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I compose and post these articles with only one desire in my heart: to praise God and to offer modest help on your spiritual journey.

Sunday, December 4, 2016

Waiting Still

 I think that it was Mark Twain who said that if only 1/10 of the president's state of the union speech would be true, nobody would talk anymore about heaven.

Of course, opulence and comfort, can bring a distraction from the spiritual dimension of life, it can go so far as to lead to a complete ignorance of it; "manufactured" idols can occupy and darken totally the horizon of one's life.

When I was young, I used to travel a lot by train and that gave me the possibility to meet many people of different social status. Talking to them, I realized that richness was not always the reason why people were atheists or simply indifferent to believe in God and in an ultimate meaning of life. Poor people can also be atheists or refuse to believe in an afterlife, keeping their eyes sternly oriented only toward the material aspect of life. I often heard well to do people saying "I do not have time for that kind of a stuff!", showing a clear discomfort at the question, meaning that their current involvement into their business world and mundane life gave them all the fulfillment and satisfaction life can offer. I also heard people who were scraping for a living proclaiming "Oh, I don't know if there is anything else beyond what we have here anyway!" and they continued scornfully "I won't give the bird from my hand for the one on the fence!".

 Nevertheless, most people from both categories, believers or not, were expressing with a big sigh the hope that there is something beyond the confines of this earthly life that would bring them genuine completeness and meaning. In the soul of those people, I think, I detected a most profound expectation for something, for Someone, transcendent to give their life what was congenitally lacking. There is an innate existential desire, a longing in the human life that generally is expressed in the fact of waiting. I remember often seeing people waiting at their gates for the mail man to bring some letter from their beloved ones gone to fulfill their military services, or to some school or to work in a faraway city. I remember seeing people in the train stations or at the airport gates waiting impatiently for the arrival of someone they loved. There was in this waiting like a new ingredient had been added to their life, there was hope, there was joy. In fact, in moments of solitude, or distress, people realizing the temporality, the shortness, the fragility and the unpredictability of this life, they almost unsuspectedly begin to wait for the unimaginable, incomprehensible, transcendental element that will confer meaning to their life and save it from its absurd finitude.

Samuel Beckett, in his famous tragic comedy "Waiting for Godot" has very well illustrated the idea of "waiting". He presents a few people in the open air waiting for the arrival of Godot. In vivid scenes he presents the ridiculous, comic, "brutish, nasty, short, and ugly" face of this life, to quote Thomas Hobbes. A messenger boy arrives from time to time announcing that Godot will soon arrive, but the protagonists soon realize the that boy's message is circular and therefore they become disillusioned and want to commit suicide. However eventually, they decide to continue waiting. I believe in his play we can see the destiny of the human being which is "to wait". When nothing else appears on the horizon to give the ultimate meaning to human life, the act of waiting becomes the meaning to it.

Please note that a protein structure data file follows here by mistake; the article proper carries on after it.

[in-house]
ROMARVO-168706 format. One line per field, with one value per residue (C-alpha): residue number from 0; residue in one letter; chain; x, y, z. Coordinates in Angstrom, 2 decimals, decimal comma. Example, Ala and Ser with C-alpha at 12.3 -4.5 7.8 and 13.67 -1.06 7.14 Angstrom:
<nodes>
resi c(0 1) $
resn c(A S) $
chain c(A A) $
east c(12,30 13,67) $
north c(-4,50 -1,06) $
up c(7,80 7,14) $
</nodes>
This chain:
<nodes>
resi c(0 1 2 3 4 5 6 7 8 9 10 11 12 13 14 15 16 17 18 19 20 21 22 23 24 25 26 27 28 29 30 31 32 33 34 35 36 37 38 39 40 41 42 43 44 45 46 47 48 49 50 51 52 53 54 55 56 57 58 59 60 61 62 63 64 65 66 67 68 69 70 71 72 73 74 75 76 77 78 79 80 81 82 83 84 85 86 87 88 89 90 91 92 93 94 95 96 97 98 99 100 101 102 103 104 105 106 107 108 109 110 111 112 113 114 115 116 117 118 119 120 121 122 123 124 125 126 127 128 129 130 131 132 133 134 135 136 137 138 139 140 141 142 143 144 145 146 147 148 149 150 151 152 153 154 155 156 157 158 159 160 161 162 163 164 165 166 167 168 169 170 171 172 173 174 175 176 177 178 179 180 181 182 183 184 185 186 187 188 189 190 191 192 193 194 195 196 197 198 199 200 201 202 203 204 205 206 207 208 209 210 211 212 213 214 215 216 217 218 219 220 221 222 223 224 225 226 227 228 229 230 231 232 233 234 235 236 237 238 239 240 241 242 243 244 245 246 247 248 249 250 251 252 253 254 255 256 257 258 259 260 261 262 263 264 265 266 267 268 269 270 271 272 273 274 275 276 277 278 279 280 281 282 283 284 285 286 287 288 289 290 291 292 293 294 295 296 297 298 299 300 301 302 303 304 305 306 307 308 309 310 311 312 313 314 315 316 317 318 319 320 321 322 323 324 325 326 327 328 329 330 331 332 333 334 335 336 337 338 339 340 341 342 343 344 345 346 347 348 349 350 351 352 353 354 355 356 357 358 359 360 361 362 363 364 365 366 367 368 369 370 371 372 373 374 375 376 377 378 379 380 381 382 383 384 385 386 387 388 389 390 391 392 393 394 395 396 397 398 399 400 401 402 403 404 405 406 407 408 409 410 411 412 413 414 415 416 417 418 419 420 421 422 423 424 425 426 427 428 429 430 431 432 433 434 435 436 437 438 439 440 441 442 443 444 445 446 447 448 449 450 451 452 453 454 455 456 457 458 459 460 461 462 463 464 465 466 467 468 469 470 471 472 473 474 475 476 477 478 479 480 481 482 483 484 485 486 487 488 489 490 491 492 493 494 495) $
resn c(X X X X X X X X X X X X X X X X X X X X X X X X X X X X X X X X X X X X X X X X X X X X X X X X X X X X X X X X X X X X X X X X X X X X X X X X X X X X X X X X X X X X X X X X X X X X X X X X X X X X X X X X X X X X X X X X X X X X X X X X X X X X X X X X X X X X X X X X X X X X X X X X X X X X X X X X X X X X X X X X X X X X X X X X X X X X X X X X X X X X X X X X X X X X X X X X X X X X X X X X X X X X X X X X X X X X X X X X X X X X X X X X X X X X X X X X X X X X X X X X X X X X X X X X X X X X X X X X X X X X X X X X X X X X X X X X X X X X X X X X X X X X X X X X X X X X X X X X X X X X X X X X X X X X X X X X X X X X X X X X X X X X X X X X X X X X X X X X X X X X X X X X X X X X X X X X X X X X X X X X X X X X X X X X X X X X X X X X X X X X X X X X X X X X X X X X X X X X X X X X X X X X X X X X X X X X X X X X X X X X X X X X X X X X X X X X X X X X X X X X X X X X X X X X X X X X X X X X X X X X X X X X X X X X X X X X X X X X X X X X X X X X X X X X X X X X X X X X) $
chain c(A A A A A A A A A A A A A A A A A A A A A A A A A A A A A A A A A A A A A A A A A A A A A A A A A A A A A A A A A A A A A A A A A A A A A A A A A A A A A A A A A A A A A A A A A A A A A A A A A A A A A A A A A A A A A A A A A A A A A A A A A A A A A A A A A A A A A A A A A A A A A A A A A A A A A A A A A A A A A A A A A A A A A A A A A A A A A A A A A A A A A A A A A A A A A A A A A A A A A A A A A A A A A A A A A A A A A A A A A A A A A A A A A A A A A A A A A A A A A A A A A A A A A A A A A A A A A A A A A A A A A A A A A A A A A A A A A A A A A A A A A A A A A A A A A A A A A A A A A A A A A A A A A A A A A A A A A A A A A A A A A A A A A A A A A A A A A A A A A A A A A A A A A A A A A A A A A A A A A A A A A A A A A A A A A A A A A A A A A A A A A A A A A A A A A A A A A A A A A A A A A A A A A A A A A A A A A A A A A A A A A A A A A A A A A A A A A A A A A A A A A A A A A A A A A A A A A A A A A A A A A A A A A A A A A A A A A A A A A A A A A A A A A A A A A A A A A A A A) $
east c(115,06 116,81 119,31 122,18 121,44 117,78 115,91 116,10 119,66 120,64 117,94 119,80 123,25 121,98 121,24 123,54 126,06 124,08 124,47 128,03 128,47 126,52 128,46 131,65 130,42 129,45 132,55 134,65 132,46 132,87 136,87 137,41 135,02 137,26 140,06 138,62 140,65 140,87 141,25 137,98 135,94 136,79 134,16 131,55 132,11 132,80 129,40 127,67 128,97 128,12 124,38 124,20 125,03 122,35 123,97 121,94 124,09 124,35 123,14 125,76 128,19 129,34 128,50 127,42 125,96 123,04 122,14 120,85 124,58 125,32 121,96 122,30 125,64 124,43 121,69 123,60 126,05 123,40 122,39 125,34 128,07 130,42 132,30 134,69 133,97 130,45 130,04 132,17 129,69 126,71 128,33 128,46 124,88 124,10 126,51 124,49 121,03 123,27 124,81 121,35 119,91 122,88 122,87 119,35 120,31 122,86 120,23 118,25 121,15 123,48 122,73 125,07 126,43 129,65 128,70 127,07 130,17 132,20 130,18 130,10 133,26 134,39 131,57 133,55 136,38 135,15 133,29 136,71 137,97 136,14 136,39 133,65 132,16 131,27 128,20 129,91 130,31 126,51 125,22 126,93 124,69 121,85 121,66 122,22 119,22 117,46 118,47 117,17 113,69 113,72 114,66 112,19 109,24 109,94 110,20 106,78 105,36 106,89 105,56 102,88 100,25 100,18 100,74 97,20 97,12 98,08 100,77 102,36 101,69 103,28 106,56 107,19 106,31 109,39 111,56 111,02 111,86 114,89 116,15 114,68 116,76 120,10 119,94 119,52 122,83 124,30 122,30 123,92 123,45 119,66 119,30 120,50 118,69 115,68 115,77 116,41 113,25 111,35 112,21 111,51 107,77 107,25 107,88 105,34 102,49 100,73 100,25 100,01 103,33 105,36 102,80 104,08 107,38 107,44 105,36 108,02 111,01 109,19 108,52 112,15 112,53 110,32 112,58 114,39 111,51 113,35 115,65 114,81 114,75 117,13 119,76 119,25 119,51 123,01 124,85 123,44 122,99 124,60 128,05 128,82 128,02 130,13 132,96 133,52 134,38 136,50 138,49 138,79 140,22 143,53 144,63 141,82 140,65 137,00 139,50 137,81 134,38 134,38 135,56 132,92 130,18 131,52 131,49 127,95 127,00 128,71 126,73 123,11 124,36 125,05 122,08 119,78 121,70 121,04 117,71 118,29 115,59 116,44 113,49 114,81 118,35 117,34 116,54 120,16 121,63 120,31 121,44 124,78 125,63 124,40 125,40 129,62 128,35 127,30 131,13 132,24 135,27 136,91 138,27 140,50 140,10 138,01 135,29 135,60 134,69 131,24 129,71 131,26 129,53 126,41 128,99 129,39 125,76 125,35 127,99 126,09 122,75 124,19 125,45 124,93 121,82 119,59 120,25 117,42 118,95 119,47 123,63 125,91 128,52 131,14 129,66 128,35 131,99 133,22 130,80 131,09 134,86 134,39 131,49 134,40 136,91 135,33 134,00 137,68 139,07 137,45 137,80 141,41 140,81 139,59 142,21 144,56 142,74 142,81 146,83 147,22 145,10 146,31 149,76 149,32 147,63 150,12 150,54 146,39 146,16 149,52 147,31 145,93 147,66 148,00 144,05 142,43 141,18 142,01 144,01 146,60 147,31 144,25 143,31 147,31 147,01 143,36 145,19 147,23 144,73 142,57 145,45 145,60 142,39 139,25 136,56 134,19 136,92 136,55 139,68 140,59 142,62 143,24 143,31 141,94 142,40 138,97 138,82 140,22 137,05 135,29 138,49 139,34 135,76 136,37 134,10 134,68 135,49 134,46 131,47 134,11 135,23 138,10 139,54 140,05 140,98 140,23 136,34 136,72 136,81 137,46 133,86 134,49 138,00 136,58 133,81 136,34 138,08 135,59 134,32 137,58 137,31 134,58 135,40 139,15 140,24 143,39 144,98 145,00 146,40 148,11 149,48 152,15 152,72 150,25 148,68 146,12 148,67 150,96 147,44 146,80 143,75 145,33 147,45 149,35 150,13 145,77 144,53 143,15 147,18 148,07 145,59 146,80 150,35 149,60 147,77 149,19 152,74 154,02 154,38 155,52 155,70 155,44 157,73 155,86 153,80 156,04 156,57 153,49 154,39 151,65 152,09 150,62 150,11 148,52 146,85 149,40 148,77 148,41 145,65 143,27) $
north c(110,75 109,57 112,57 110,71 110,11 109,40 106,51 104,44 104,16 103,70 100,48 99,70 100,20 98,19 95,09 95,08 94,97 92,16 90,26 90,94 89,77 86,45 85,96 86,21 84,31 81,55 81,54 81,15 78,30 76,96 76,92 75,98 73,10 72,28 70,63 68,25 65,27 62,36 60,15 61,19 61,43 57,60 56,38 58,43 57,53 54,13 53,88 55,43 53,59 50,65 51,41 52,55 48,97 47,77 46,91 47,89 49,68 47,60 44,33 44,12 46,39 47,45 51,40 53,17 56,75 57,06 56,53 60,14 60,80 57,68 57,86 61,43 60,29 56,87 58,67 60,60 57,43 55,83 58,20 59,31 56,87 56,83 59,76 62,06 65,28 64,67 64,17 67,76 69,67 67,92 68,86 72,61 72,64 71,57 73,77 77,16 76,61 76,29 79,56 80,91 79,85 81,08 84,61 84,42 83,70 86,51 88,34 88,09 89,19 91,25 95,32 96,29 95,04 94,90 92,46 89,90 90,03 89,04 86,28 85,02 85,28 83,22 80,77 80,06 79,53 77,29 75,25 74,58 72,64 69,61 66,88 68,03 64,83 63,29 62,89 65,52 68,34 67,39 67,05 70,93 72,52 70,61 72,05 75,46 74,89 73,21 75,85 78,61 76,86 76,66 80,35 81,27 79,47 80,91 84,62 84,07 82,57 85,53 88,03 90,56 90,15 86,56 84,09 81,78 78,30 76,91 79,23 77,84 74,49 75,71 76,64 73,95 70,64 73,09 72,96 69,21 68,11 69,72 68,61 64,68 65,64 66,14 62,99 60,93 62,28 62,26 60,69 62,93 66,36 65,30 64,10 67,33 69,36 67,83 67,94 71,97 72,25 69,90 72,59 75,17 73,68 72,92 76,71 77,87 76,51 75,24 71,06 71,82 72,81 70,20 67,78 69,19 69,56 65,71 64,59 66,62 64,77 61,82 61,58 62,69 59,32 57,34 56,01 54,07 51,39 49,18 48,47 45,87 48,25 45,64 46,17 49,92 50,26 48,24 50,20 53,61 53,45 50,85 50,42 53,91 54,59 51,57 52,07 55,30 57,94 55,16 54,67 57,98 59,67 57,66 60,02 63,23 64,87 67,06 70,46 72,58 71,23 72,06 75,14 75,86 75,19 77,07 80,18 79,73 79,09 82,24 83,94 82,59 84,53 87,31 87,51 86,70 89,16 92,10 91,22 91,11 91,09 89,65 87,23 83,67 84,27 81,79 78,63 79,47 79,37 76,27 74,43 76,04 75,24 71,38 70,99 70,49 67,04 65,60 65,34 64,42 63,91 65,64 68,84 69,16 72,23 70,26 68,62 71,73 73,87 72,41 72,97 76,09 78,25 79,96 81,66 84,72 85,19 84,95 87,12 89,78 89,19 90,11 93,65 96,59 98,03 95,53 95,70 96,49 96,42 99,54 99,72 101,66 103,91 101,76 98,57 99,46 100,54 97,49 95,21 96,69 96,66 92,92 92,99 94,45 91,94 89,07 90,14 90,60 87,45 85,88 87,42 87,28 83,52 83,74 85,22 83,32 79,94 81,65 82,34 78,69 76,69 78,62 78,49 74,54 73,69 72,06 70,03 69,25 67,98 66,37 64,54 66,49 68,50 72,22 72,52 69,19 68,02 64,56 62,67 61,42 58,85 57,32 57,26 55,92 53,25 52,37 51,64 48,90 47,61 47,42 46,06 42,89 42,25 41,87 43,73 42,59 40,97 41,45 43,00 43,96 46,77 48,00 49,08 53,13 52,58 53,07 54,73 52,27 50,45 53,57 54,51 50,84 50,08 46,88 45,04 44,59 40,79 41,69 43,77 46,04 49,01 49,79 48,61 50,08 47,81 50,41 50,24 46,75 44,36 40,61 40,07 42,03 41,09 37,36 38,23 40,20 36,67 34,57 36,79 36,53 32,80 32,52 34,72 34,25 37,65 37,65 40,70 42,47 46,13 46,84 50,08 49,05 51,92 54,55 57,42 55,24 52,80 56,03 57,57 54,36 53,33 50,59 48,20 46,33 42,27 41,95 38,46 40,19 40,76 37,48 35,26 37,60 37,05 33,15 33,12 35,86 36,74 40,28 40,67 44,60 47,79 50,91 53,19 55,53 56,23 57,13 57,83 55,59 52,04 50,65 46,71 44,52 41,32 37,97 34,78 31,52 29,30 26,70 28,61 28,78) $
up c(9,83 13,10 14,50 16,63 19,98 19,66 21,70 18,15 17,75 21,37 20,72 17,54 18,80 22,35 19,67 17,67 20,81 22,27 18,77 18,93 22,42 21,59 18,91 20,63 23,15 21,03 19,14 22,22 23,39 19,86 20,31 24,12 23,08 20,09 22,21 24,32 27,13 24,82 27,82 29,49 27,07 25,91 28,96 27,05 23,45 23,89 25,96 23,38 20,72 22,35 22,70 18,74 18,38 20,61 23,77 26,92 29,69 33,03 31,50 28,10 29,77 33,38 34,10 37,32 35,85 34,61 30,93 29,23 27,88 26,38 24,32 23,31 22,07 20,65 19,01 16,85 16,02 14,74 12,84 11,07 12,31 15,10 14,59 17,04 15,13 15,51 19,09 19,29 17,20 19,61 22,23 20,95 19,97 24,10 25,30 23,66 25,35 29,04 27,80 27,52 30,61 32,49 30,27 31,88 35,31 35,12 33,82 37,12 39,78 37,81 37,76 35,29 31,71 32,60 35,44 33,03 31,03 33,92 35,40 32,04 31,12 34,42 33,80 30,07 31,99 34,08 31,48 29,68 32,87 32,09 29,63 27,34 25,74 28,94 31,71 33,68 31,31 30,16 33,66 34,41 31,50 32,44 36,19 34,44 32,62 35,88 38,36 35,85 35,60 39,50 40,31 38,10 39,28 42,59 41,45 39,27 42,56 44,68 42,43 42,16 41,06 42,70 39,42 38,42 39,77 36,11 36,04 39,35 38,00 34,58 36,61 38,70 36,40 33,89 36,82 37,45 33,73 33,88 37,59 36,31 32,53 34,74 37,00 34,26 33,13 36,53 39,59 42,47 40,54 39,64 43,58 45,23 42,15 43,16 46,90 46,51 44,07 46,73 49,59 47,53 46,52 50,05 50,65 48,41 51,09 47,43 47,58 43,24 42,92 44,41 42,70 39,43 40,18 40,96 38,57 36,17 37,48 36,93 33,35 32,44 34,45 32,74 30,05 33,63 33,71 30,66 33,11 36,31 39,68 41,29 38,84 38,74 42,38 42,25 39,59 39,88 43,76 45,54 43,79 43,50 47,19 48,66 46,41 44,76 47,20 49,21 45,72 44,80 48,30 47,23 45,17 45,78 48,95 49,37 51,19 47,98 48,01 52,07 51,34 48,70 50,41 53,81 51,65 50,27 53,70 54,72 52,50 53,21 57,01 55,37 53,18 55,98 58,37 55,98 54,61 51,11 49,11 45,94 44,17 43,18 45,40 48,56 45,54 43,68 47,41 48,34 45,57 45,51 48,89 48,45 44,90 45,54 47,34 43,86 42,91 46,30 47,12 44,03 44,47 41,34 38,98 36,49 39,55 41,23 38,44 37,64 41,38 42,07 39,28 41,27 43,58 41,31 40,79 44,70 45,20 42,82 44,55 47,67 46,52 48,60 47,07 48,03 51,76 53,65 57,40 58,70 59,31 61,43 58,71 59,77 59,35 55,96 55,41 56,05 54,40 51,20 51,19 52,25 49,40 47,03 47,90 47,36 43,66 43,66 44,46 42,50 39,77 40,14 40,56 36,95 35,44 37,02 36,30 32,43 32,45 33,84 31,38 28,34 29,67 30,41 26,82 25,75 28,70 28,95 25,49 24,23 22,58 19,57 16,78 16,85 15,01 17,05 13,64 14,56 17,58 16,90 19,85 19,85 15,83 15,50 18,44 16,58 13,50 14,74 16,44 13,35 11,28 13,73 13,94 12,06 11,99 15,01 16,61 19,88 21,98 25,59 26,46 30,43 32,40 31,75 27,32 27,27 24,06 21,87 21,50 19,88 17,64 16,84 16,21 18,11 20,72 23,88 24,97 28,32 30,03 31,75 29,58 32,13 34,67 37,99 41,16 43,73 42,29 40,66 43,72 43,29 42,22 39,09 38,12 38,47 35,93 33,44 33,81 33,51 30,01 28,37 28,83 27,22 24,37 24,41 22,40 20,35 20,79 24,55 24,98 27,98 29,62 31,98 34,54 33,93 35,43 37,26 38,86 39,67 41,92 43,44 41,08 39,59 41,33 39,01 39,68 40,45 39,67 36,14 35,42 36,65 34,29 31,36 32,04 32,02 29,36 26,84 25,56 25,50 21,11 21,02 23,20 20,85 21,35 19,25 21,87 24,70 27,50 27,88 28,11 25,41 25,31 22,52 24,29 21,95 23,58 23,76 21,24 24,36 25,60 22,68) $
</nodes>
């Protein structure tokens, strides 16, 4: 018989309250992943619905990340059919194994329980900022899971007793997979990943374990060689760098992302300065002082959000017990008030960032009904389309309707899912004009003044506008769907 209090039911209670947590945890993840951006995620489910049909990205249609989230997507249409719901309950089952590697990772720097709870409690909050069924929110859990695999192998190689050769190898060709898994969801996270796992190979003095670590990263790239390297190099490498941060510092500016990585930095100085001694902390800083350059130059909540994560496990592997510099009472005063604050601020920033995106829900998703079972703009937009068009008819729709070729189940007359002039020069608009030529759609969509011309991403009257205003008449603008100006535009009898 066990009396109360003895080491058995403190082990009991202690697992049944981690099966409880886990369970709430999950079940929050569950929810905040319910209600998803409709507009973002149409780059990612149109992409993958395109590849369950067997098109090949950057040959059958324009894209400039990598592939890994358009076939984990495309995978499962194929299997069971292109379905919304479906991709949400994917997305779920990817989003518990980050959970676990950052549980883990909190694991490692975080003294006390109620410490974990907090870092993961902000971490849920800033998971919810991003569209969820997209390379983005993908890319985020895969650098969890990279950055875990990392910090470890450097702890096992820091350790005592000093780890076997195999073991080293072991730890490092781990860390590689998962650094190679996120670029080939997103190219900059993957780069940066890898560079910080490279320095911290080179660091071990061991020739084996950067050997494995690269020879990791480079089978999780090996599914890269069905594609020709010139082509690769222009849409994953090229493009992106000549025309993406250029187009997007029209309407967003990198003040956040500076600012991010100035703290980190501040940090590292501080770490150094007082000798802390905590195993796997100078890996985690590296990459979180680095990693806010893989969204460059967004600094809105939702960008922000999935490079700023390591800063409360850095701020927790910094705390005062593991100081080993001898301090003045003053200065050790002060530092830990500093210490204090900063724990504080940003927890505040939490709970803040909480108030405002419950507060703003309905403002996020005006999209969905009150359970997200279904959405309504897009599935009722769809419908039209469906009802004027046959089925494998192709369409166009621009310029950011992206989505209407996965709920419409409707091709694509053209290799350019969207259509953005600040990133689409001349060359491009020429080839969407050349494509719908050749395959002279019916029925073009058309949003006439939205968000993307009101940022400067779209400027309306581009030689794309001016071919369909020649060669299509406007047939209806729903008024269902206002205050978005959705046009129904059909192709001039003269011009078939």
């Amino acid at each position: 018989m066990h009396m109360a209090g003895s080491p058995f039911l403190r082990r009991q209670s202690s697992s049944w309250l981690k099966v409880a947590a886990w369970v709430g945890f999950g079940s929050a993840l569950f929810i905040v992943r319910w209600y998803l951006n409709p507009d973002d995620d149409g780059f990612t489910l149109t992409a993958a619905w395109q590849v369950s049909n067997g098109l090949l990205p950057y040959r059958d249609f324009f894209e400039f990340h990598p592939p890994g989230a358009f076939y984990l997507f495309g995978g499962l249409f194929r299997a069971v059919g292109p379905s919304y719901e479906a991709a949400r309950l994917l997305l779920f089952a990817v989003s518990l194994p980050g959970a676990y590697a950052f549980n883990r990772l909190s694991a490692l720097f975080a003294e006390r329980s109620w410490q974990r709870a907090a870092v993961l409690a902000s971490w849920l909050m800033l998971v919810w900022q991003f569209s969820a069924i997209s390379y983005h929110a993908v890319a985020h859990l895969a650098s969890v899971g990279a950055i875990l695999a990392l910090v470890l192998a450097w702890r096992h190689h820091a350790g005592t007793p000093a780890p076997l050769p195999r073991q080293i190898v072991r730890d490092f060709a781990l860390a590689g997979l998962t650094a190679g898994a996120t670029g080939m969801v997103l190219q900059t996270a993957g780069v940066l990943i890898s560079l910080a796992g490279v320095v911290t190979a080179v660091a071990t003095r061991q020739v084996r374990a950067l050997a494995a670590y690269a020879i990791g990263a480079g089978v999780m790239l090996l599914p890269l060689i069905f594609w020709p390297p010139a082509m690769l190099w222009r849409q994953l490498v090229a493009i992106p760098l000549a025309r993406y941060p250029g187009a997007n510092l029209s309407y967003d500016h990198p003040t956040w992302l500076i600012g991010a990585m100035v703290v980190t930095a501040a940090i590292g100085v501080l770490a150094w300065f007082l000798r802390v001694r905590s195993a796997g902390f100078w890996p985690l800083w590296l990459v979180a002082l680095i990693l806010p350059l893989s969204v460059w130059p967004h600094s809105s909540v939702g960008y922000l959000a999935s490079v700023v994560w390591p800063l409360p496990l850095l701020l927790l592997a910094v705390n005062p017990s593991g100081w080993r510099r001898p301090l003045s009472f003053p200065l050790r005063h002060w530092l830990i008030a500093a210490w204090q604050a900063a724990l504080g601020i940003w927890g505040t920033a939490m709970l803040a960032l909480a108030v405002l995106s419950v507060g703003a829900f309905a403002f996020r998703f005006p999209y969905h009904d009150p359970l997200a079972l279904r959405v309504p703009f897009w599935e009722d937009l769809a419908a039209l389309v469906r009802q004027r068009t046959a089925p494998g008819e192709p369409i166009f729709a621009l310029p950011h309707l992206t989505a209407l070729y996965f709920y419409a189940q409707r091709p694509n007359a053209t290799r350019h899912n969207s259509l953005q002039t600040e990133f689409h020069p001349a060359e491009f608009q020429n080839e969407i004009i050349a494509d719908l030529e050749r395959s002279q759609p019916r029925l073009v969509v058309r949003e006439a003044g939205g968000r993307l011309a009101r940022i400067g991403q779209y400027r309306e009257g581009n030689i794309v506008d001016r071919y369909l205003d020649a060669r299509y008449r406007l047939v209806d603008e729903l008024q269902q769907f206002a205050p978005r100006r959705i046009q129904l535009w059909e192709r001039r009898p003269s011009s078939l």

I don't know if we can talk about a "sensus divinitatis", "a sense of deity", as Jean Calvin proposes, namely that the human brain is so wired as to look for God and find him as the senses find their object of their search, like a natural instinct, but I know that there is in every human heart an unquenchable thirst for God. It is a burning panting for God, so beautifully expressed by psalm 42:

"As the deer pants for streams of water,
         so my soul pants for you, my God.
             2 My soul thirsts for God, for the living God.
         When can I go and meet with God?
            3 My tears have been my food
         day and night".

To use saint Augustine's expression "restless is the human heart until it meets God".

Judeo-Christians believe that god has already manifested himself in human history in various ways always demonstrating his intention to save, to redeem his creation, out of love for it. Christians believe further that God has already operated the salvation of the world through his only begotten son, who became incarnate in the person of Jesus Christ. The fruits of this redemption are already on the table offered to those who want to partake from them. They are actualized, rendered present by the power of the Holy Spirit in the Word of God and the Holy Eucharist. And yet, they know that the Kingdom of God, inaugurated by Christ will find its total fulfillment when the Lord will come in his glory. They live the tension between all "already and not yet!". With vigilant souls, with lighted lamps, with faith and hope, engaging themselves as "yeast" that will make the kingdom of God grow in the turbulent history of the world, they all cry out during this advent season "Maranatha!", "Come Lord Jesus!" (Rev 22:20). I can assure you my voice is with the choir. 

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